|Frost on a Leaf
Copyright © 2012 Andrea Liberatore
Frost Damage on a Tomato
Copyright © 2012 Andrea Liberatore
Evergreens take hardiness
to the Extreme
Two-needle Pinion Pine
Copyright © 2009 Linda Kervin
Fall has descended in earnest across Utah. Leaves have flashed their colors and dropped to the ground. Juncos have replaced the flycatchers on my backyard’s best perches, and my garden has been cleaned up and tilled under. As I watched the fall weather affect plants in my vegetable garden, I began to wonder about the different reactions they had to the changing temperatures. My tomatoes and squash turned brown and wilted at the merest suggestion of cold temperatures. Other plants, like kale, carrots and onions are still bright and fresh, even after an early snowfall. What is it about some plants that allow them to withstand frost, while others succumb right away?
Frost occurs when the temperature of an object – in this case a plant leaf – falls below the dew point of the air. Moisture from the atmosphere collects on the surface of the leaf and freezes when temperatures drop below 32 degrees. Just seeing frost on a plant doesn’t necessarily mean it will die – it’s the internal tissue temperature that counts. Like humans, plants are made mostly of water – upwards of 80-90% in an herbaceous plant like lettuce. When temperatures drop, the water inside plant cells expands as it freezes, tearing cell walls and causing irreparable damage.
The amount of harm done to a plant depends on many different factors and is generally referred to as a plant’s hardiness. Species or individuals that are more compact will incur damage at a lower temperature than others due to their reduced surface area. Those growing close to the ground are more protected by their proximity to the warm earth. Plants with darker colored leaves such as the deep greens of spinach and chard may be hardier because their leaves absorb and retain heat better than lighter-colored leaves. Fuzzy or hairy leaves also fend off cold temperatures better than their smooth counterparts.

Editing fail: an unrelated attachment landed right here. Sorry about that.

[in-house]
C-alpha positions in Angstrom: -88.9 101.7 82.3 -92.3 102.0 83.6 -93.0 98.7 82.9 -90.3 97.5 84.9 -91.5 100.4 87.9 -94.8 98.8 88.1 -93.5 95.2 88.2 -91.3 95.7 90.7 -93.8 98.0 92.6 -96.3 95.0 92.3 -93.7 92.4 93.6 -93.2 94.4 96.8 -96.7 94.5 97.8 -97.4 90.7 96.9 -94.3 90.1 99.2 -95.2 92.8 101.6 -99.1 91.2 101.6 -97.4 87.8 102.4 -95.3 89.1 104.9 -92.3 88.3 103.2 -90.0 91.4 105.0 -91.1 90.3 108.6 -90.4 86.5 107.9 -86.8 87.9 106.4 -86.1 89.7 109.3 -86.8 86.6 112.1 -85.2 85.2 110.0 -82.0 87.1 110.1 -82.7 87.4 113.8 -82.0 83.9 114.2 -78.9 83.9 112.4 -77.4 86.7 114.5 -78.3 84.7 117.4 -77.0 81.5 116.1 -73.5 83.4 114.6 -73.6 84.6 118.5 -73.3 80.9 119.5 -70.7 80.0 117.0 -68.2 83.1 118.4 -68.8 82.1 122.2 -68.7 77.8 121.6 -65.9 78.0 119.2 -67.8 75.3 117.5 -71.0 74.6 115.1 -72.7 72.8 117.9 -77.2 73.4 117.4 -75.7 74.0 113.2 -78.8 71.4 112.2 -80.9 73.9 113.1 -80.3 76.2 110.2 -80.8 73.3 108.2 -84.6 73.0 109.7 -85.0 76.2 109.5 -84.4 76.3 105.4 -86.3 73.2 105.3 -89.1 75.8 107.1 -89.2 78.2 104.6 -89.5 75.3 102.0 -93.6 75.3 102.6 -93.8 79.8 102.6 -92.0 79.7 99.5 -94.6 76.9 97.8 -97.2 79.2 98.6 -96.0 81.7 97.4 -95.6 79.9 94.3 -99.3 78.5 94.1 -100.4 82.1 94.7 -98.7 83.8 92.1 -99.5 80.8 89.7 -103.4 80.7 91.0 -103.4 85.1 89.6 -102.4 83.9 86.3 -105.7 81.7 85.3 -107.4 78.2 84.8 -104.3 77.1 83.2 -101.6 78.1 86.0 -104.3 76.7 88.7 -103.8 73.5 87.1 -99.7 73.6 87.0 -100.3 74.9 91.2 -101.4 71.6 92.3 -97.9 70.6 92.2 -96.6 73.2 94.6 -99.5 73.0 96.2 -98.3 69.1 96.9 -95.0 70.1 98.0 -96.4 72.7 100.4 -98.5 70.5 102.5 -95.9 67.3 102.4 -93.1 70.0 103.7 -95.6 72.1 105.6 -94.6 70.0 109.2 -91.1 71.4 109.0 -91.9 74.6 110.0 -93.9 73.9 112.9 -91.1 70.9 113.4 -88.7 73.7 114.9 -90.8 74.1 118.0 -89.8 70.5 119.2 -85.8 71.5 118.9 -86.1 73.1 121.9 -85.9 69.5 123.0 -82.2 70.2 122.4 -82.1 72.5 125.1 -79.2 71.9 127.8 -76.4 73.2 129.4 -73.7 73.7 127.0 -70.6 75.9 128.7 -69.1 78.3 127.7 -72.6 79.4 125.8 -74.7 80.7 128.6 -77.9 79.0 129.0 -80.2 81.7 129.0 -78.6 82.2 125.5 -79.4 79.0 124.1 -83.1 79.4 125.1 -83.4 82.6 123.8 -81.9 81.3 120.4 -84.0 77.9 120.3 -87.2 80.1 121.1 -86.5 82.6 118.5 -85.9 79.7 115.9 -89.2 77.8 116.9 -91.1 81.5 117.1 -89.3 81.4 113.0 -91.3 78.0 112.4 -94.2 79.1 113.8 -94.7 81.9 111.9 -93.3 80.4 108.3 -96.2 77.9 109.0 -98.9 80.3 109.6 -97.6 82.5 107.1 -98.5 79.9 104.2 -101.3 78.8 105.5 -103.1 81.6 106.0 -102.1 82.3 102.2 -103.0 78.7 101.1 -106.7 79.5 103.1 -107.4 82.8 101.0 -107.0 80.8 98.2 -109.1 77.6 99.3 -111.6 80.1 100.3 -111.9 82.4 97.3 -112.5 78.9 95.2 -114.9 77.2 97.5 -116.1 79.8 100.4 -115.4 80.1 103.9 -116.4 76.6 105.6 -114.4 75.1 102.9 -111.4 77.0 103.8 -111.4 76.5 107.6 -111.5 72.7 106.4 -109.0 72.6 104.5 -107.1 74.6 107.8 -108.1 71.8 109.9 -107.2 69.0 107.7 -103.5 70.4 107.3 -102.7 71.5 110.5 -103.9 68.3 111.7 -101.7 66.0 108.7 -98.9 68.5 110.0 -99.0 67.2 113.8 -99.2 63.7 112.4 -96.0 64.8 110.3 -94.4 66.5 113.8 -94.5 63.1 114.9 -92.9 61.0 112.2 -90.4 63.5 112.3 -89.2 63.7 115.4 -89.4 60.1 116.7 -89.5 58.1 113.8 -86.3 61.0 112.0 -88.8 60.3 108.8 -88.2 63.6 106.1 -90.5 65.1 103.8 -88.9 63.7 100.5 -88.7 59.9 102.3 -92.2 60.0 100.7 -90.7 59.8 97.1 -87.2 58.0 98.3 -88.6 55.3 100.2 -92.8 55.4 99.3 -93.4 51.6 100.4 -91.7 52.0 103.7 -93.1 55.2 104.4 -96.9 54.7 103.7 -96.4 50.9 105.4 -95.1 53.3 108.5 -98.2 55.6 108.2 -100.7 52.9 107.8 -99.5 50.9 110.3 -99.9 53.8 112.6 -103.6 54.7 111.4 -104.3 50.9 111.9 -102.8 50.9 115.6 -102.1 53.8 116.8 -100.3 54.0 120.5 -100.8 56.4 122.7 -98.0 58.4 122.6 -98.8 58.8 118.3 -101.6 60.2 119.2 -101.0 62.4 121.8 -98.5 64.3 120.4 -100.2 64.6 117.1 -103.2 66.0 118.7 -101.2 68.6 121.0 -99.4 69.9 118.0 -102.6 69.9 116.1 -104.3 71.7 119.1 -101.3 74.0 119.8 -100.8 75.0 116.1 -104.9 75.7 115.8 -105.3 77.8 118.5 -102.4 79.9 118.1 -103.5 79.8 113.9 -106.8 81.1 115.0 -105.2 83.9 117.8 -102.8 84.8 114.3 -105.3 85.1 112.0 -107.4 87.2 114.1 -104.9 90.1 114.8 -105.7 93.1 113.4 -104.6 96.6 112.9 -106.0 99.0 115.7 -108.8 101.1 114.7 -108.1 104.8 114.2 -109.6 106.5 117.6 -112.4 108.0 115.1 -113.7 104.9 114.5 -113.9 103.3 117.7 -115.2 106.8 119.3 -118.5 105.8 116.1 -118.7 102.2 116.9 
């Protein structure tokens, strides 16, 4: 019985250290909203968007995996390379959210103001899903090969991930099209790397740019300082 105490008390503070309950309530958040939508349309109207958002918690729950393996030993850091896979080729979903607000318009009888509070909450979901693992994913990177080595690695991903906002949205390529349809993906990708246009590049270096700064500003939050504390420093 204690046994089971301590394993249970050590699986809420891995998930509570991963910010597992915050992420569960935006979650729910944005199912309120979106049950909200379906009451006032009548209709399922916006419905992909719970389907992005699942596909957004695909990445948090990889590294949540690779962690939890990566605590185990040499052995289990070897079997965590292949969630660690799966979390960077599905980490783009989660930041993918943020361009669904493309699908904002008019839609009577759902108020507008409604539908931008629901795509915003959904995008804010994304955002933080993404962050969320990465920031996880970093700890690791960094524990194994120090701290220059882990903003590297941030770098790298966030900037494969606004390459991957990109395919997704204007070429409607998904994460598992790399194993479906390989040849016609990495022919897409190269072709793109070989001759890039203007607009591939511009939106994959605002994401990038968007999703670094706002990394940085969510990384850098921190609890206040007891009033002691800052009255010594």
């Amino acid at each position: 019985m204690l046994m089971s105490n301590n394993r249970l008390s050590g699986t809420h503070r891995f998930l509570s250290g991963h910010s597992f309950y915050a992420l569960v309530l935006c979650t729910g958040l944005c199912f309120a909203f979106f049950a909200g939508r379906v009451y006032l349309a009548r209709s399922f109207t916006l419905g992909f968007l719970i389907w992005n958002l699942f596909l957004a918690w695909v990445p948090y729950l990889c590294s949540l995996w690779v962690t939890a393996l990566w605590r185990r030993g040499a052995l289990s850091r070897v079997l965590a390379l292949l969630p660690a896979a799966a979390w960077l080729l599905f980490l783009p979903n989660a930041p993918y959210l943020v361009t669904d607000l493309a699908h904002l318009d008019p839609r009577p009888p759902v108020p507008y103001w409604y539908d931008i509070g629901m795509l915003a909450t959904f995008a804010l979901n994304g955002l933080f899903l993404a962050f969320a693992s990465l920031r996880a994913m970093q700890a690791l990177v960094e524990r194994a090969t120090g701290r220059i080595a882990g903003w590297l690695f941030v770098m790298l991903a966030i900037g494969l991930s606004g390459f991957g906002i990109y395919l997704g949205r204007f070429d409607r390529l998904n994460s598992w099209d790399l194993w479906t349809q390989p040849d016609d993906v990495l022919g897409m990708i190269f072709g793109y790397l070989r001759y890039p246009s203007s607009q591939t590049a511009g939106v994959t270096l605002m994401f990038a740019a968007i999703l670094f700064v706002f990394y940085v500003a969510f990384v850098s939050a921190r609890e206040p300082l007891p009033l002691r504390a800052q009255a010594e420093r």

Perhaps the best defense of all is found in plants that protect themselves with natural antifreeze. When frost hits these plants, the relatively pure water in the space between leaf cells freezes first, which in turn draws more water out of the surrounding cells. The remaining cellular fluid contains a high concentration of sugars and other molecules, which reduces the fluid’s freezing point and protects the cell’s contents from ice.
Evergreens, of course, take hardiness to the extreme, utilizing a number of different tactics to remain alive and photosynthesizing throughout the winter. These tactics include compact leaf size, a thick leathery consistency, and a waxy coating that both insulates and prevents water from escaping into the dry winter air.
Frost damage to less hardy plants can be postponed by human interventions such as covering with blankets, but as the cold spells get longer and more frequent, damage is inevitable. Everything has its season, and now is the time to harvest the last of those hardy fall greens and tuck the garden in for the coming winter.
For the Stokes Nature Center and Wild About Utah, this is Andrea Liberatore.
Images: Courtesy &
Copyright 2012 Andrea Liberatore
Copyright 2009 Jim Cane
Text: Andrea Liberatore,
Stokes Nature Center in Logan Canyon.
Savonen, Carol (2012) Some plants make natural antifreeze to cope with winter’s wrath. Oregon State University Extension Service. Available online at: http://extension.oregonstate.edu/gardening/node/847
Farmer’s Almanac (2012) A Gardener’s Guide to Frost. Almanac Publishing Co. Available online at: http://www.farmersalmanac.com/home-garden/2008/09/22/a-gardeners-guide-to-frost/
Huber, Kathy (Feb 16, 2002) What Happens When a Plant Freezes. The Houston Chronicle. Available online at: http://www.chron.com/life/gardening/article/What-happens-when-a-plant-freezes-1635570.php